transtree(phybreak_FMD2007, method = "mtcc")
#>        infector support inf.times.Q2.5 inf.times.Q50 inf.times.Q97.5
#> IP1b/1    index 1.00000     2007-07-17    2007-07-27      2007-08-01
#> IP1b/2   IP1b/1 0.38376     2007-07-16    2007-07-27      2007-08-02
#> IP2b     IP1b/1 0.88452     2007-07-23    2007-08-01      2007-08-04
#> IP2c     IP1b/1 0.61172     2007-07-16    2007-07-29      2007-08-05
#> IP3b       IP4b 0.83320     2007-08-28    2007-09-06      2007-09-10
#> IP4b        IP5 0.90892     2007-08-21    2007-09-02      2007-09-10
#> IP3c       IP4b 0.52140     2007-08-20    2007-09-03      2007-09-12
#> IP5        IP2b 0.95524     2007-08-07    2007-08-19      2007-09-08
#> IP6b       IP3b 0.72704     2007-09-01    2007-09-12      2007-09-18
#> IP7        IP3b 0.83488     2007-09-07    2007-09-15      2007-09-21
#> IP8         IP7 0.76584     2007-09-08    2007-09-19      2007-09-26

Note that support for the index case is 1 by definition, because the index case plus all progeny is the complete outbreak. Finally, infectorsets gives you more sampled infectors for each host (or a subset), ordered by support. To leave out barely supported infectors you can set a threshold support for inclusion per infector and/or a cumulative support percentile for all infectors:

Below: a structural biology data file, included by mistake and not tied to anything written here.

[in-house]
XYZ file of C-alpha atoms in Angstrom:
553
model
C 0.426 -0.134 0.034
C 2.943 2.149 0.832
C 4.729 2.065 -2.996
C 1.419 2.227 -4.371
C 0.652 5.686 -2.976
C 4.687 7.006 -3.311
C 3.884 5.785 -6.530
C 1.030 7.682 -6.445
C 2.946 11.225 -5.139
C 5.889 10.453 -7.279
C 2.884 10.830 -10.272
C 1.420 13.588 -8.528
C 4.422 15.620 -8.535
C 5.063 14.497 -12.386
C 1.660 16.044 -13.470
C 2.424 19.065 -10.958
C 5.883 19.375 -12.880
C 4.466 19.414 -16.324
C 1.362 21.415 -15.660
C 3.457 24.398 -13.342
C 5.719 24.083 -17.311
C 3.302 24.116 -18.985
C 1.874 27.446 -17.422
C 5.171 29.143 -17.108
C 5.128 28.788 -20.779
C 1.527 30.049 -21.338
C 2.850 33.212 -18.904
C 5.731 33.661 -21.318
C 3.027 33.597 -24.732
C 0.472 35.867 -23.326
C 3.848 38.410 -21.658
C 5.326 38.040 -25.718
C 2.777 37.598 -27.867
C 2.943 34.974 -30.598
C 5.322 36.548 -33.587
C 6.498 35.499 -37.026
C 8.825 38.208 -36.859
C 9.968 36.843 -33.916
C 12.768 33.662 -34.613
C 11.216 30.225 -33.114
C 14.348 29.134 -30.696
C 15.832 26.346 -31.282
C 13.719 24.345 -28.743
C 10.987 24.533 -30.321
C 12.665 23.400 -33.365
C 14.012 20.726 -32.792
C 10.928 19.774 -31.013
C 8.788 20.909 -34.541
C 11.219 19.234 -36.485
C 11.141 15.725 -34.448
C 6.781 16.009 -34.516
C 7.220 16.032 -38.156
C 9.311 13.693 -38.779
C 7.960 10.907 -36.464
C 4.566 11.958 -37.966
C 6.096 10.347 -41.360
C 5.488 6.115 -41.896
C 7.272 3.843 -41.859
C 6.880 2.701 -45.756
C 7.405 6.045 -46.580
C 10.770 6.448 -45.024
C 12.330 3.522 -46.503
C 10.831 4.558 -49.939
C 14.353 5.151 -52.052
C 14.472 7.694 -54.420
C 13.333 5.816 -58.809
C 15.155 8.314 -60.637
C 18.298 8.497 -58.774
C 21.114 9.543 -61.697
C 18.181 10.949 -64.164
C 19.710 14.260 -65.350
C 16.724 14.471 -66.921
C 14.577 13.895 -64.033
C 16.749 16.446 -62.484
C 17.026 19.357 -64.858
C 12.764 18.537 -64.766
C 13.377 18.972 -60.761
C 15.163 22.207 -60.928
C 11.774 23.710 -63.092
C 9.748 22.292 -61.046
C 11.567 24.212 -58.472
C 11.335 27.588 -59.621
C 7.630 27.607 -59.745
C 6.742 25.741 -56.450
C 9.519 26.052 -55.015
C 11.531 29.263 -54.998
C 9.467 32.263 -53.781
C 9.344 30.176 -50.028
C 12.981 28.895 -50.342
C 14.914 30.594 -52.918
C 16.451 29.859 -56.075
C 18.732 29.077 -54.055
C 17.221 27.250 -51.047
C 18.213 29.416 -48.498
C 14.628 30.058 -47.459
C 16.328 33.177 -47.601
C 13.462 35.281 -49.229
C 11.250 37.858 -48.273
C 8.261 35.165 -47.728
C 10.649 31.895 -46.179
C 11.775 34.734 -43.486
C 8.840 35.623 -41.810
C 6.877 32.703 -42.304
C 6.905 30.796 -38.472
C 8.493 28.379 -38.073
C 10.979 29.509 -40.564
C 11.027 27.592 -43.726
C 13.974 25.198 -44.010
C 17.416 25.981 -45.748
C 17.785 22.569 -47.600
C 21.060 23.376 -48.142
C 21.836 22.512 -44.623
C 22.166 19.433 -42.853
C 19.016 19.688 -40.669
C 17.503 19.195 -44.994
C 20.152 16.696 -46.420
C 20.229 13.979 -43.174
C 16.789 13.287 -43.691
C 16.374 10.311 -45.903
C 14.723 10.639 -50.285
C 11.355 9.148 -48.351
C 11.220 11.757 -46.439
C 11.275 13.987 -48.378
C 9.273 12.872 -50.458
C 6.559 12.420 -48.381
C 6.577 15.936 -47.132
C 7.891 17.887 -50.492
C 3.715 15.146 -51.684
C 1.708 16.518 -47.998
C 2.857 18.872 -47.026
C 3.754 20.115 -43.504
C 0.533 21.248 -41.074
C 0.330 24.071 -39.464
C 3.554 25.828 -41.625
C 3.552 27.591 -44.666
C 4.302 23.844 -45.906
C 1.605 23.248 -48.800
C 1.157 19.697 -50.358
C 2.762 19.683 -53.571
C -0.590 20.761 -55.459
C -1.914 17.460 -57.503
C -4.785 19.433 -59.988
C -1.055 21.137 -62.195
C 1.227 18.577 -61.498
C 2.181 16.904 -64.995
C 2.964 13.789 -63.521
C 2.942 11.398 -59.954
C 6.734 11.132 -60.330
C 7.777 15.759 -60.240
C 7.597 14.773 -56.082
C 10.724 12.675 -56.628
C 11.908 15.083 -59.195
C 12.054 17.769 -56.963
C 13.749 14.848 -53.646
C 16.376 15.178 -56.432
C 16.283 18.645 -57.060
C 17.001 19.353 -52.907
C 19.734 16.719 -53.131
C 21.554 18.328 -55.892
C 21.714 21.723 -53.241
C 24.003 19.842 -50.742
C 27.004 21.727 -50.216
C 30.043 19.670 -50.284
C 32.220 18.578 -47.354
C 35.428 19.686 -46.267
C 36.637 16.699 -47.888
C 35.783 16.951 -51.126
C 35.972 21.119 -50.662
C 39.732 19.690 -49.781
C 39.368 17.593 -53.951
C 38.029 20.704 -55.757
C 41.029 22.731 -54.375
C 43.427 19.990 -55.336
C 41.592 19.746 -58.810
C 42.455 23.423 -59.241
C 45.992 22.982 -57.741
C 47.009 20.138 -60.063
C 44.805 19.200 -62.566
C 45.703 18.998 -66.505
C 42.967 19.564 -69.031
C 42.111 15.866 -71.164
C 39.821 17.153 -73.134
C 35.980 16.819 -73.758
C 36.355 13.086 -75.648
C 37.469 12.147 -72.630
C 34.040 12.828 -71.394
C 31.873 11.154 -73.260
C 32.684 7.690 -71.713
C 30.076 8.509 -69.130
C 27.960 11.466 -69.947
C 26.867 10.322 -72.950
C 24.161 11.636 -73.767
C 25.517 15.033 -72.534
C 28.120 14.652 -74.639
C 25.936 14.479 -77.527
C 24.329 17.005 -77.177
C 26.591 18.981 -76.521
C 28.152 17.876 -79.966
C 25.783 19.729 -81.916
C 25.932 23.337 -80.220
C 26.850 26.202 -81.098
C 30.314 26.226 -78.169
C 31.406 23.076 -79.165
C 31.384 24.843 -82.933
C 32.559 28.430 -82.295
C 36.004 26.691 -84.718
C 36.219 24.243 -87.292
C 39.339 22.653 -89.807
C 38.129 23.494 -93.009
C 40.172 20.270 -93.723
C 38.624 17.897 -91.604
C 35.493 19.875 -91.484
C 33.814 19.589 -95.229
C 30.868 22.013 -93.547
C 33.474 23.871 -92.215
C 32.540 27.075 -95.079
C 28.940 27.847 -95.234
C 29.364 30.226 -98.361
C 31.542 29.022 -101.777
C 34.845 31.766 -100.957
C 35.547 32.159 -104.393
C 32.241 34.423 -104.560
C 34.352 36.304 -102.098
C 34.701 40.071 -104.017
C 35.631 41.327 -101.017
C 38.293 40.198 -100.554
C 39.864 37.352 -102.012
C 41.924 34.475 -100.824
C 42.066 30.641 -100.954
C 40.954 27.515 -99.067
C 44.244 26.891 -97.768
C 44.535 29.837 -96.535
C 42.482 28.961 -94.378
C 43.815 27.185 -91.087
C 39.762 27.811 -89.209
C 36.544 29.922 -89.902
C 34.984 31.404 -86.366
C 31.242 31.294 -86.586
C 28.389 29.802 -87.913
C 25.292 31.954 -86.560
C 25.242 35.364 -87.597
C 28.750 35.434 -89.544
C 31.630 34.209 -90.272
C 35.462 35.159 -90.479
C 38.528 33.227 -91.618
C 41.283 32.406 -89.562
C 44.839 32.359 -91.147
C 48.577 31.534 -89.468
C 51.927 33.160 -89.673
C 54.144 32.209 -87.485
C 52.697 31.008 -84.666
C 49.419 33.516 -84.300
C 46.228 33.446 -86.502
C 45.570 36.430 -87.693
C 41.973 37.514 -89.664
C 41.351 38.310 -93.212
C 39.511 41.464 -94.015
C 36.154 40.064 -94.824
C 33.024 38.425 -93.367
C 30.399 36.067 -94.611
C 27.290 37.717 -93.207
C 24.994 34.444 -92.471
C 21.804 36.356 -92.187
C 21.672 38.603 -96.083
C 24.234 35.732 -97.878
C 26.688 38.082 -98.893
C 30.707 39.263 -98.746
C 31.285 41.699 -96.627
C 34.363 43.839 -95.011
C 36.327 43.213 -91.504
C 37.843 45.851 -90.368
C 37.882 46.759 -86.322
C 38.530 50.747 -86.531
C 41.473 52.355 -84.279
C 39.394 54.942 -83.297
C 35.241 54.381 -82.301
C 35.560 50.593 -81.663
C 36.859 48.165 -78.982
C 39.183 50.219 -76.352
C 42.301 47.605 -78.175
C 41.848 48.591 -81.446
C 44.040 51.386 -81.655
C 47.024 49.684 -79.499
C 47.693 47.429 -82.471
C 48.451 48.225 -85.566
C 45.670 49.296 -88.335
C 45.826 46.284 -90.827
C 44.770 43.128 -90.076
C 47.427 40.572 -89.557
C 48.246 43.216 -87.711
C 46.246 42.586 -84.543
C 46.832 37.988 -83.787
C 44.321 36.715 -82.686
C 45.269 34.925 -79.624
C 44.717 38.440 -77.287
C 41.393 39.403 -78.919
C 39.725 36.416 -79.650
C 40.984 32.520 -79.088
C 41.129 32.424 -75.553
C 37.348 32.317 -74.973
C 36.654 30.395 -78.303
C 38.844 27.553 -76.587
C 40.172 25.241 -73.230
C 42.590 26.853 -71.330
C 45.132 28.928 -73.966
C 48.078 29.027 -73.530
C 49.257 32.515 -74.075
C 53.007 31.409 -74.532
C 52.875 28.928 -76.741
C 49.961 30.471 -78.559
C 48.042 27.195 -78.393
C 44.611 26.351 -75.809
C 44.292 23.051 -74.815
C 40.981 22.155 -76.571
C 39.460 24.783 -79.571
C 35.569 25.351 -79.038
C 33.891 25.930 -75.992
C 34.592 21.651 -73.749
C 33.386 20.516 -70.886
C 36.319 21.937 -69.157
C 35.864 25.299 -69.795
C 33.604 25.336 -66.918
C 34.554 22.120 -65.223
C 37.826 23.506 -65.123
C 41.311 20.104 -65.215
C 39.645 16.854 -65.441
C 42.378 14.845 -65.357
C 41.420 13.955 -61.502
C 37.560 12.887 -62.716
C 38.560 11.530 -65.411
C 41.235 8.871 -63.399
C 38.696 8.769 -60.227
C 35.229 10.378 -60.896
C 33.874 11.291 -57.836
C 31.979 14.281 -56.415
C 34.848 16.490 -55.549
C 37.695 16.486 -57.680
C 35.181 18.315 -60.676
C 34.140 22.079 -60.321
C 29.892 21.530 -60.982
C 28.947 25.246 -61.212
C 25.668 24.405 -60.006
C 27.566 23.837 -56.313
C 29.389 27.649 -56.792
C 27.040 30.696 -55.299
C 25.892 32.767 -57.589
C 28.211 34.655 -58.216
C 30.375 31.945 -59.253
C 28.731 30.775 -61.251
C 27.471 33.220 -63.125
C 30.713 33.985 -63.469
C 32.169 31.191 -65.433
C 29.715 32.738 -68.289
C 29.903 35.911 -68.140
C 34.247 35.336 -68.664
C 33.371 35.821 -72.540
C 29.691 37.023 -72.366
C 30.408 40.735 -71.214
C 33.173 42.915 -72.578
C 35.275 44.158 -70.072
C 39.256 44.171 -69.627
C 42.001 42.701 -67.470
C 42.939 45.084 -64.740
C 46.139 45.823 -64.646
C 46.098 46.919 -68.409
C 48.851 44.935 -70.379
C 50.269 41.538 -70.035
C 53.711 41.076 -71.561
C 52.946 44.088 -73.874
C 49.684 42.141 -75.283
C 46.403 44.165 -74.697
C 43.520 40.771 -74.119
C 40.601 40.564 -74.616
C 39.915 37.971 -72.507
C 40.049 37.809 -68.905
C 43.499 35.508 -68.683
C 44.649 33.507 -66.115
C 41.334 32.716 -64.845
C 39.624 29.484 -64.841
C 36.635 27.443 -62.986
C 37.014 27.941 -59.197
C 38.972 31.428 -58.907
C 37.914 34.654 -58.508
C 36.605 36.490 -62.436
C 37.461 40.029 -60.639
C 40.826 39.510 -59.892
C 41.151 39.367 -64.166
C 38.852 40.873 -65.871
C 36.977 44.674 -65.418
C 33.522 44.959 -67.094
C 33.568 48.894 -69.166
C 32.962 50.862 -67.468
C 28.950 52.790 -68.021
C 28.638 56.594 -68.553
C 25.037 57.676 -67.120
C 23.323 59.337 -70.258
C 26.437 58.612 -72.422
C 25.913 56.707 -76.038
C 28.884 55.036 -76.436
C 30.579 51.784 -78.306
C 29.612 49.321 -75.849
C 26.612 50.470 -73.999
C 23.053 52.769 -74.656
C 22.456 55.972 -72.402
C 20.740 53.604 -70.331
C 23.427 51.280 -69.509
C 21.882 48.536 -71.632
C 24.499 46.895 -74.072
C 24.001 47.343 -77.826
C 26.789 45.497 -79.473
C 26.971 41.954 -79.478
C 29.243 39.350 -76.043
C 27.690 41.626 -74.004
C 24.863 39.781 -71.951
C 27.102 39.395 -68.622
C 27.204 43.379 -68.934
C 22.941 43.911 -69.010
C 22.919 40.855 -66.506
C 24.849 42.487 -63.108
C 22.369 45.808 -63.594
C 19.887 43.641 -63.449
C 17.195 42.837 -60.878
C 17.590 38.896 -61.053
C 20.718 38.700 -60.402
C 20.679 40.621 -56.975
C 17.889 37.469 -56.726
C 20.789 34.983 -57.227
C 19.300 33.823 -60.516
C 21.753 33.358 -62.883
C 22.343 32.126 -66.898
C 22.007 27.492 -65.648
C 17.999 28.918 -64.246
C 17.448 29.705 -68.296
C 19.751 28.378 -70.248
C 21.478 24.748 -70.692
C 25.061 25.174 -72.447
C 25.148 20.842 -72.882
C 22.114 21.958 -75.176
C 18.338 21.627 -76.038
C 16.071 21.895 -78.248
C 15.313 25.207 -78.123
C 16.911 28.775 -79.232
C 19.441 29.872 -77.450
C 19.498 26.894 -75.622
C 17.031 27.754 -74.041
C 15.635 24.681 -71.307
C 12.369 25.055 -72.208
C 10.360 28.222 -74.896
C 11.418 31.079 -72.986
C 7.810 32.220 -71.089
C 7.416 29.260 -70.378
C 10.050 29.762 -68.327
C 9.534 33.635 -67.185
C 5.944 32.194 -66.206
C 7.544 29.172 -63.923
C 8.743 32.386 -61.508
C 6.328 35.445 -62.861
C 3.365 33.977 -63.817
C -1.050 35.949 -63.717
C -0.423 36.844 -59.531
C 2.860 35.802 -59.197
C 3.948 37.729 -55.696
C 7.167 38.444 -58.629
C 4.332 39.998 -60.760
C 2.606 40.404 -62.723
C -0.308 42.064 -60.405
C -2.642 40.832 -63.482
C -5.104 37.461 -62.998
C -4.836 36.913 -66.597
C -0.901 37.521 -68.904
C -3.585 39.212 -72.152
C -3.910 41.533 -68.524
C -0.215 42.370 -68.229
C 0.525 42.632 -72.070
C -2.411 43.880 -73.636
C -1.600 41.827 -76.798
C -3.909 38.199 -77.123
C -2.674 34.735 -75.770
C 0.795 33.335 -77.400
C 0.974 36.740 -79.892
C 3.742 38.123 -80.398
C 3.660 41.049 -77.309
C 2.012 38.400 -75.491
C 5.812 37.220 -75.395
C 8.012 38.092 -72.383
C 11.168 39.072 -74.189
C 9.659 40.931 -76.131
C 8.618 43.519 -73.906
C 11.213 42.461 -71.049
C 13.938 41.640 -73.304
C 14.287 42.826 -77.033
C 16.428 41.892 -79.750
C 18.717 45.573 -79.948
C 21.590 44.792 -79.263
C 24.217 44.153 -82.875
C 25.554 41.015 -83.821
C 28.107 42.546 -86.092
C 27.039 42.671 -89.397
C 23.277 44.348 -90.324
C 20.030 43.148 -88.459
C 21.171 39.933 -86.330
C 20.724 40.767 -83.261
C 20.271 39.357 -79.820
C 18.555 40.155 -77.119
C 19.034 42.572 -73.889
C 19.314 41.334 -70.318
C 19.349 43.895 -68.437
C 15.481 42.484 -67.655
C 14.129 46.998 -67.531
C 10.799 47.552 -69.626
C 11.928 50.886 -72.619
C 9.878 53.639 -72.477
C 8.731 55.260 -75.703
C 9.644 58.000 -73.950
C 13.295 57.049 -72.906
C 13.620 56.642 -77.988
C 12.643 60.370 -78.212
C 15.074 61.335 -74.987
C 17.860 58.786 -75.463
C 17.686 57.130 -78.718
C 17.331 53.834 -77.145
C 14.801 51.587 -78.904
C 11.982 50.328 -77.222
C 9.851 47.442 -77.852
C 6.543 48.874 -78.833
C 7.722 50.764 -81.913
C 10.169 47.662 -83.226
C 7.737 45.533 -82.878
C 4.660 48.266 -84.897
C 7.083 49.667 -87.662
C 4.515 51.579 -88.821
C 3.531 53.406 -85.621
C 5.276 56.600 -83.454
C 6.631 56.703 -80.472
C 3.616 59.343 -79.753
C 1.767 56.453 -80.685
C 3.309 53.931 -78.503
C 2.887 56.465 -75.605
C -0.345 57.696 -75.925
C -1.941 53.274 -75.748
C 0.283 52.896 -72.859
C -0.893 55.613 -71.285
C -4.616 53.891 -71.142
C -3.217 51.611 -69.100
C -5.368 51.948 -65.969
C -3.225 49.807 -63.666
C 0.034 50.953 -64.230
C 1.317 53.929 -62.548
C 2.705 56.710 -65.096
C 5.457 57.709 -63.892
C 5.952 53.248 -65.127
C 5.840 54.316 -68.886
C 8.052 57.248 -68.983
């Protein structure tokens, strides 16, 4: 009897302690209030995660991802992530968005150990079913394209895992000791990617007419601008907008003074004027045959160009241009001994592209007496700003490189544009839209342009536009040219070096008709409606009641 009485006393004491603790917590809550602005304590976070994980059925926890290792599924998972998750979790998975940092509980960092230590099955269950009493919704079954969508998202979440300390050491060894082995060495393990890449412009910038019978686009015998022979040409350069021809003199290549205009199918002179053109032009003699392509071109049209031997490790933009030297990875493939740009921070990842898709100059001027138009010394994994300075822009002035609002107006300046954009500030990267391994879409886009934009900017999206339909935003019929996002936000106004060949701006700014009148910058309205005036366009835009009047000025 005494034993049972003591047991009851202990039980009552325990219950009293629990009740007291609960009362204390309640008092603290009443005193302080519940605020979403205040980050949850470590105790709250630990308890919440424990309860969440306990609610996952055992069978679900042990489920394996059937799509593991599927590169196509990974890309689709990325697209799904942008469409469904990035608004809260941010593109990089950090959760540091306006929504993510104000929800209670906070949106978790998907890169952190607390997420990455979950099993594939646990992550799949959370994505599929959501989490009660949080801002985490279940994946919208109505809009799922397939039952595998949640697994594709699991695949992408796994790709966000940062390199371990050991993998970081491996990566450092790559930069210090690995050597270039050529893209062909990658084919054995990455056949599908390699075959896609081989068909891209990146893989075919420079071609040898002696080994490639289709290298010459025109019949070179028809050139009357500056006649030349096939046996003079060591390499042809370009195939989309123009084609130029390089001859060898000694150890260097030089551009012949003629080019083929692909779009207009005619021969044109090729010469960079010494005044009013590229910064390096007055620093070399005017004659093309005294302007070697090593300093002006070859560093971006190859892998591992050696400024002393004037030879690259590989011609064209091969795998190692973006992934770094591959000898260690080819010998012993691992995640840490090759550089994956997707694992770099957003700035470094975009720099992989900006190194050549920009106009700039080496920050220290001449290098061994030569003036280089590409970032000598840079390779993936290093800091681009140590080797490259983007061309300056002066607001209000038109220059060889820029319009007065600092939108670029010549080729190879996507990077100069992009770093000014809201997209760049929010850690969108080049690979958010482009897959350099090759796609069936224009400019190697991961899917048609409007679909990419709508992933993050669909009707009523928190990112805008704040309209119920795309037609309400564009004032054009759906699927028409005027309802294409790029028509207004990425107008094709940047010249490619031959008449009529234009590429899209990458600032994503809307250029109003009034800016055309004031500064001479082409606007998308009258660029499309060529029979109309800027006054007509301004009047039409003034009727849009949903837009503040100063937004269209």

infectorsets(phybreak_FMD2007, which.hosts = "all", percentile = 0.95, minsupport = 0)
#> $IP1b/1 #> infector support #> 1 IP1b/2 0.37196 #> 2 index 0.36872 #> 3 IP2c 0.21924 #> #>$IP1b/2
#>   infector support
#> 1   IP1b/1 0.38988
#> 2    index 0.37484
#> 3     IP2c 0.19816
#>
#> $IP2b #> infector support #> 1 IP1b/1 0.48248 #> 2 IP1b/2 0.31192 #> 3 IP2c 0.17860 #> #>$IP2c
#>   infector support
#> 1   IP1b/1 0.43044
#> 2   IP1b/2 0.30132
#> 3    index 0.22944
#>
#> $IP3b #> infector support #> 1 IP4b 0.49016 #> 2 IP3c 0.31160 #> 3 IP5 0.09764 #> 4 IP6b 0.08112 #> #>$IP4b
#>   infector support
#> 1      IP5 0.47568
#> 2     IP3c 0.37072
#> 3     IP3b 0.08272
#> 4     IP2b 0.06380
#>
#> $IP3c #> infector support #> 1 IP4b 0.54600 #> 2 IP5 0.34556 #> 3 IP3b 0.06720 #> #>$IP5
#>   infector support
#> 1     IP2b 0.91000
#> 2     IP4b 0.03448
#> 3     IP3c 0.02468
#>
#> $IP6b #> infector support #> 1 IP3b 0.83664 #> 2 IP4b 0.05384 #> 3 IP7 0.04752 #> 4 IP3c 0.03560 #> #>$IP7
#>   infector support
#> 1     IP3b 0.58664
#> 2      IP8 0.23416
#> 3     IP6b 0.16172
#>
#> \$IP8
#>   infector support
#> 1      IP7 0.67408
#> 2     IP3b 0.24696